It seems like the process of preparing to move tends to go so smoothly until you get to those last few days. Suddenly there is so much left to do and so little time. There are all those drawers and cabinets that reveal far more contents that you planned for or expected.
Then there are all the costs involved in moving. MSN Money reports that, “According to the American Moving and Storage Association, an interstate move of 1,220 miles costs an average of $5,630. If you’re staying in-state, you’ll pay $1,170 on average.”
From packing supplies and labor, to truck rental or the costs of a professional mover, moving expenses can range from hundreds to thousands of dollars or more. However, throughout our 10 moves over the past 15 years, we’ve picked up a few key ways to save money when getting ready to relocate.
Starting early on moving prep can help in a variety of ways. We tend to develop moving checklists to help us with this aspect of our relocation.
We create a checklist of items to pack, things to sort for keeping or getting rid of, supplies to buy, and moving-related activities such as cancelling/starting utilities, having a garage sale, making donations to charity, obtaining a storage unit, and similar tasks.
Starting early helps avoid that last minute rush that can result in poor decision-making and increased costs. By allowing yourself several months to go through and properly sort and pack possessions, you can make better decisions that can reduce that amount of stuff you must move (potentially decreasing moving costs and maybe even making some extra cash through resale opportunities), as well as giving yourself time to find the right spot for your next living location.
Analyze professional vs. DIY costs
Some of the better known moving companies out there will offer moving cost calculators or estimators on their websites to help you get a better idea of how much it could cost to relocate whether doing it yourself or hiring a professional. Of course such calculators may not always offer the most exact calculations since numbers can vary significantly based upon the size and location of home, distance of move, and weight of possessions. However, at least running some pre-calculations before making a decision to hire a professional versus trying to conduct the move yourself could end up giving you a better idea of just what the cost differentials could be.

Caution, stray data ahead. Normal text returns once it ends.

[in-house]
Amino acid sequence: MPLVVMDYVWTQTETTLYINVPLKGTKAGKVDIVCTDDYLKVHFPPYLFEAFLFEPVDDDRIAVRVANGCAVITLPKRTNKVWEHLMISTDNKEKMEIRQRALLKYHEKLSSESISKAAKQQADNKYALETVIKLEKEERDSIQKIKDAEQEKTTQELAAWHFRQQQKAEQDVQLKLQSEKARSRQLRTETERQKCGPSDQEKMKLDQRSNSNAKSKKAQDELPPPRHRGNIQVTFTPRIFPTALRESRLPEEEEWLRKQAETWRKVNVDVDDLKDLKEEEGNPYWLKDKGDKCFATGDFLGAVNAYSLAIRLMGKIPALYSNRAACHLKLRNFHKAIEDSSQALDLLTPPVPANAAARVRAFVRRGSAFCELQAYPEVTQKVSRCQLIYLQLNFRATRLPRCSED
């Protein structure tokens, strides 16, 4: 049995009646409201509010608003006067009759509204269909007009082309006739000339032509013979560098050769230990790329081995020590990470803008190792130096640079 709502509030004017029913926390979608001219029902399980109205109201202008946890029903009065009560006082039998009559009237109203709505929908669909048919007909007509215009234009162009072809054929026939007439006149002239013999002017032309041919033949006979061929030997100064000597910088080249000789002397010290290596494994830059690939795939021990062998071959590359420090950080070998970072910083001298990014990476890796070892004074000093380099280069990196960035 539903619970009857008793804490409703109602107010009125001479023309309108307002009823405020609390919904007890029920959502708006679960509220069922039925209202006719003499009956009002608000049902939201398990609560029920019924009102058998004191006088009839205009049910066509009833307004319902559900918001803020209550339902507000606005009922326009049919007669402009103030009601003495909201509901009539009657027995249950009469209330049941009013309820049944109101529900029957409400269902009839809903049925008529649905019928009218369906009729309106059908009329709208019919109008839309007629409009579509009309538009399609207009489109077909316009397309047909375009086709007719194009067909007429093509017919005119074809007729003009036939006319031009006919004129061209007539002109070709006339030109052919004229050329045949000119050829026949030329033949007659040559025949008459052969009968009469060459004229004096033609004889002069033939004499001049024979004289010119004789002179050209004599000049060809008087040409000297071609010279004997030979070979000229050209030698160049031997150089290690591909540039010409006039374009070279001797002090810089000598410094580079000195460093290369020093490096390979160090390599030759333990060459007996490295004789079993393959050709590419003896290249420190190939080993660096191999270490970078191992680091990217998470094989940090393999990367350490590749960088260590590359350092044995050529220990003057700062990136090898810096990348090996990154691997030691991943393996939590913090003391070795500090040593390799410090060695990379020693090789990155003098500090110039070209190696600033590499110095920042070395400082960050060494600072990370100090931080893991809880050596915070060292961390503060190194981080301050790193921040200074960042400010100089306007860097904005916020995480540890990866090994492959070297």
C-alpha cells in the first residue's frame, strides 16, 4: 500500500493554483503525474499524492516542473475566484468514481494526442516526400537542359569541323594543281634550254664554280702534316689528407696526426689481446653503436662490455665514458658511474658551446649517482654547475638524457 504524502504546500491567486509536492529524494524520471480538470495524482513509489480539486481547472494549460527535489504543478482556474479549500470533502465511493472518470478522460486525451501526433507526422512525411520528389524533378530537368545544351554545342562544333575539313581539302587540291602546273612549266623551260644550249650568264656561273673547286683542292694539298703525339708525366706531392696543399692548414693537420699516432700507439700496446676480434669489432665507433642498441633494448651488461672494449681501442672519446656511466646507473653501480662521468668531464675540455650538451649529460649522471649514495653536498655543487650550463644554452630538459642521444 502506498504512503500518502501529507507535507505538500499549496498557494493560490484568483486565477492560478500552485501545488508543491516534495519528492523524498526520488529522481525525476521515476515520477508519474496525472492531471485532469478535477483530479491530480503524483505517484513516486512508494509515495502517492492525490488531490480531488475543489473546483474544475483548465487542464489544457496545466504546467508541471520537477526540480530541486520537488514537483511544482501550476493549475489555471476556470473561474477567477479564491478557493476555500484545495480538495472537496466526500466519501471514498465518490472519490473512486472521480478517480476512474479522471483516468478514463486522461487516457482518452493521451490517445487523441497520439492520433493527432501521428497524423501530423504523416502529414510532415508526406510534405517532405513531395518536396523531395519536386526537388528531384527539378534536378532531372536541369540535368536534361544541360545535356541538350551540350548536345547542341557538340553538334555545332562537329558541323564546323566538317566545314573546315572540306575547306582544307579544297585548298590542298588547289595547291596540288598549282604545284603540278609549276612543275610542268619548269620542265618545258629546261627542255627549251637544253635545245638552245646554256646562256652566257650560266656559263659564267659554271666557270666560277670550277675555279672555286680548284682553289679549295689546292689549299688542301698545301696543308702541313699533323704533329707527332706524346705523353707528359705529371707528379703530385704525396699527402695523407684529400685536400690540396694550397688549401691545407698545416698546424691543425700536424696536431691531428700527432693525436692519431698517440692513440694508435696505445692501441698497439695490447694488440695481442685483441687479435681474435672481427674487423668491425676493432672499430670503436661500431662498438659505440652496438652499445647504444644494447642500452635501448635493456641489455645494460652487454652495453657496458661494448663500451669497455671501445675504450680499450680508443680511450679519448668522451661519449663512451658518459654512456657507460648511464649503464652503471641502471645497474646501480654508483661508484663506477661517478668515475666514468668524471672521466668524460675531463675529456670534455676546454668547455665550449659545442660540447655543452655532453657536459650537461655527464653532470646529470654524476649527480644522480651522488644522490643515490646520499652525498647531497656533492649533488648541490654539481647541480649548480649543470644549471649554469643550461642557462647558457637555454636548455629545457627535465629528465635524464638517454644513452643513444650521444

The art of the mini-trip
The art of the mini-trip is something our family has perfected over the years and throughout our various moves. We’ve done it several times and it has worked for us both with local moves as well as to moves to neighboring states (under 200 miles). These moves involved situations where we had the time, ability, and opportunity to make trips between living locations with our SUV, using it as our mode of transportation to relocate.
This tactic worked best in our younger days when we had less bulky furniture and before we had kids with all their belongings. However, it not only saved us on hiring a moving company, but it also cut out the need to rent a truck and have to push ourselves to finish our move in just a day or two. We could move a bit at a time, whenever we had the opportunity, and didn’t unduly tax ourselves in the process or force ourselves to hurry due to time constraints that might have pushed labor costs higher.
So before you move, you might want to consider just how you can make the process more efficient and economical for your own situation. It may not be as difficult as you think.
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The author is not a licensed financial or relocation professional. This article is for informational purposes only and does not constitute advice of any kind. Calculations have not been verified by a professional. Any action taken by the reader due to the information provided in this article is solely at the reader’s discretion.